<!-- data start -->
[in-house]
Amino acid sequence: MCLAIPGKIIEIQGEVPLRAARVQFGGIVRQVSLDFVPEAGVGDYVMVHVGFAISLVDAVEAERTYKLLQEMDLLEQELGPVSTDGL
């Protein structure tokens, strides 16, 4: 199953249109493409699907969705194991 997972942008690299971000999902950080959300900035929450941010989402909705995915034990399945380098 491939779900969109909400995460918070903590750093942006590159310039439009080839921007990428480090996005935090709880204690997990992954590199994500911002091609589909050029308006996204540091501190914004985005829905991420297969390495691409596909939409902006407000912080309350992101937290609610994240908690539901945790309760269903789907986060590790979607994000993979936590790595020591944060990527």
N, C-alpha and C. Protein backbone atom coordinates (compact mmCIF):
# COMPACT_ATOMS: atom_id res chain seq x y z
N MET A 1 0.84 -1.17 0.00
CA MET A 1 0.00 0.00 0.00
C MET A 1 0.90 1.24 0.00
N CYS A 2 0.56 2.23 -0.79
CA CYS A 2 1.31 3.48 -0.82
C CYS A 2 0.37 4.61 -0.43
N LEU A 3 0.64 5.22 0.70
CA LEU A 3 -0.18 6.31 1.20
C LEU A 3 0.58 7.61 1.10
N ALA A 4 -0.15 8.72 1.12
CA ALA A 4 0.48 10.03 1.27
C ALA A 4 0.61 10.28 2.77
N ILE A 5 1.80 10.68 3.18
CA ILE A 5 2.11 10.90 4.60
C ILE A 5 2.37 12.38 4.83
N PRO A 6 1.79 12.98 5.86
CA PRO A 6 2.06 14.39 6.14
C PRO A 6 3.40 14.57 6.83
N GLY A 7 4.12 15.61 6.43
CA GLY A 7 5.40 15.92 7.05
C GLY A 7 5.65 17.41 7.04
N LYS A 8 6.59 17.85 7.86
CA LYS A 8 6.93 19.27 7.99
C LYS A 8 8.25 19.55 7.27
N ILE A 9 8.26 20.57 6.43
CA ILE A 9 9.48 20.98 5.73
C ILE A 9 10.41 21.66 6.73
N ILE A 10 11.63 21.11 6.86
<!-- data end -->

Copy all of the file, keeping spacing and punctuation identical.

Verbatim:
[in-house]
Amino acid sequence: MCLAIPGKIIEIQGEVPLRAARVQFGGIVRQVSLDFVPEAGVGDYVMVHVGFAISLVDAVEAERTYKLLQEMDLLEQELGPVSTDGL
């Protein structure tokens, strides 16, 4: 199953249109493409699907969705194991 997972942008690299971000999902950080959300900035929450941010989402909705995915034990399945380098 491939779900969109909400995460918070903590750093942006590159310039439009080839921007990428480090996005935090709880204690997990992954590199994500911002091609589909050029308006996204540091501190914004985005829905991420297969390495691409596909939409902006407000912080309350992101937290609610994240908690539901945790309760269903789907986060590790979607994000993979936590790595020591944060990527």
N, C-alpha and C. Protein backbone atom coordinates (compact mmCIF):
# COMPACT_ATOMS: atom_id res chain seq x y z
N MET A 1 0.84 -1.17 0.00
CA MET A 1 0.00 0.00 0.00
C MET A 1 0.90 1.24 0.00
N CYS A 2 0.56 2.23 -0.79
CA CYS A 2 1.31 3.48 -0.82
C CYS A 2 0.37 4.61 -0.43
N LEU A 3 0.64 5.22 0.70
CA LEU A 3 -0.18 6.31 1.20
C LEU A 3 0.58 7.61 1.10
N ALA A 4 -0.15 8.72 1.12
CA ALA A 4 0.48 10.03 1.27
C ALA A 4 0.61 10.28 2.77
N ILE A 5 1.80 10.68 3.18
CA ILE A 5 2.11 10.90 4.60
C ILE A 5 2.37 12.38 4.83
N PRO A 6 1.79 12.98 5.86
CA PRO A 6 2.06 14.39 6.14
C PRO A 6 3.40 14.57 6.83
N GLY A 7 4.12 15.61 6.43
CA GLY A 7 5.40 15.92 7.05
C GLY A 7 5.65 17.41 7.04
N LYS A 8 6.59 17.85 7.86
CA LYS A 8 6.93 19.27 7.99
C LYS A 8 8.25 19.55 7.27
N ILE A 9 8.26 20.57 6.43
CA ILE A 9 9.48 20.98 5.73
C ILE A 9 10.41 21.66 6.73
N ILE A 10 11.63 21.11 6.86